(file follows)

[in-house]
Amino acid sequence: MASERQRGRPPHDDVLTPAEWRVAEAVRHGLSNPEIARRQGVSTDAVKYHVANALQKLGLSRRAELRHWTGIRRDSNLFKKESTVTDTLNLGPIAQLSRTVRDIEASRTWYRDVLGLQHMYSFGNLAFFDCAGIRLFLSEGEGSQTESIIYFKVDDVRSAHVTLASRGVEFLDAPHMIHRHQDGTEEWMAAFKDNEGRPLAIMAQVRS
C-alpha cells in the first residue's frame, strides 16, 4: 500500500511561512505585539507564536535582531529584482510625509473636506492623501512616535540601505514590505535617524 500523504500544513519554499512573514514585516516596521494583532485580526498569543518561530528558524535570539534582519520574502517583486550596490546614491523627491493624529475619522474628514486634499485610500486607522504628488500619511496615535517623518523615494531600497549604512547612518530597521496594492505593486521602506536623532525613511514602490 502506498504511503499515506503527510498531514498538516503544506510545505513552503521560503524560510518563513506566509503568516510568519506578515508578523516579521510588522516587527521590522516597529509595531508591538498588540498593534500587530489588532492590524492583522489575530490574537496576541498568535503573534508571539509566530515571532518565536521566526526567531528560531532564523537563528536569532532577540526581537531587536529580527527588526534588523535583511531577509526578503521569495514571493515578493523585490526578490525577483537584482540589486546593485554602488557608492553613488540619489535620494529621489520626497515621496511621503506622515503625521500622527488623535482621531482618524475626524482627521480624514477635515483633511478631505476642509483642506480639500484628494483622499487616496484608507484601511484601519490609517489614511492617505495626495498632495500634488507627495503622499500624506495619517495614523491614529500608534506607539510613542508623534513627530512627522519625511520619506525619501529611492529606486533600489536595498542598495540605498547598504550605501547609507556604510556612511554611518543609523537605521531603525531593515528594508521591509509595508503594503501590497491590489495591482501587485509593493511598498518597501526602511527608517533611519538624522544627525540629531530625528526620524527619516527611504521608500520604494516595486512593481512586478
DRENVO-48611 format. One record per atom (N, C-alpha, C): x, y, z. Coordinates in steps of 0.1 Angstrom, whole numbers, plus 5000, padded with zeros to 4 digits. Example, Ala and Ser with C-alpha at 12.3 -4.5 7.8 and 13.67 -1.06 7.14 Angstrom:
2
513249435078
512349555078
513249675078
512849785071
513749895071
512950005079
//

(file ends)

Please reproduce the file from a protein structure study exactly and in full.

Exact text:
[in-house]
Amino acid sequence: MASERQRGRPPHDDVLTPAEWRVAEAVRHGLSNPEIARRQGVSTDAVKYHVANALQKLGLSRRAELRHWTGIRRDSNLFKKESTVTDTLNLGPIAQLSRTVRDIEASRTWYRDVLGLQHMYSFGNLAFFDCAGIRLFLSEGEGSQTESIIYFKVDDVRSAHVTLASRGVEFLDAPHMIHRHQDGTEEWMAAFKDNEGRPLAIMAQVRS
C-alpha cells in the first residue's frame, strides 16, 4: 500500500511561512505585539507564536535582531529584482510625509473636506492623501512616535540601505514590505535617524 500523504500544513519554499512573514514585516516596521494583532485580526498569543518561530528558524535570539534582519520574502517583486550596490546614491523627491493624529475619522474628514486634499485610500486607522504628488500619511496615535517623518523615494531600497549604512547612518530597521496594492505593486521602506536623532525613511514602490 502506498504511503499515506503527510498531514498538516503544506510545505513552503521560503524560510518563513506566509503568516510568519506578515508578523516579521510588522516587527521590522516597529509595531508591538498588540498593534500587530489588532492590524492583522489575530490574537496576541498568535503573534508571539509566530515571532518565536521566526526567531528560531532564523537563528536569532532577540526581537531587536529580527527588526534588523535583511531577509526578503521569495514571493515578493523585490526578490525577483537584482540589486546593485554602488557608492553613488540619489535620494529621489520626497515621496511621503506622515503625521500622527488623535482621531482618524475626524482627521480624514477635515483633511478631505476642509483642506480639500484628494483622499487616496484608507484601511484601519490609517489614511492617505495626495498632495500634488507627495503622499500624506495619517495614523491614529500608534506607539510613542508623534513627530512627522519625511520619506525619501529611492529606486533600489536595498542598495540605498547598504550605501547609507556604510556612511554611518543609523537605521531603525531593515528594508521591509509595508503594503501590497491590489495591482501587485509593493511598498518597501526602511527608517533611519538624522544627525540629531530625528526620524527619516527611504521608500520604494516595486512593481512586478
DRENVO-48611 format. One record per atom (N, C-alpha, C): x, y, z. Coordinates in steps of 0.1 Angstrom, whole numbers, plus 5000, padded with zeros to 4 digits. Example, Ala and Ser with C-alpha at 12.3 -4.5 7.8 and 13.67 -1.06 7.14 Angstrom:
2
513249435078
512349555078
513249675078
512849785071
513749895071
512950005079
//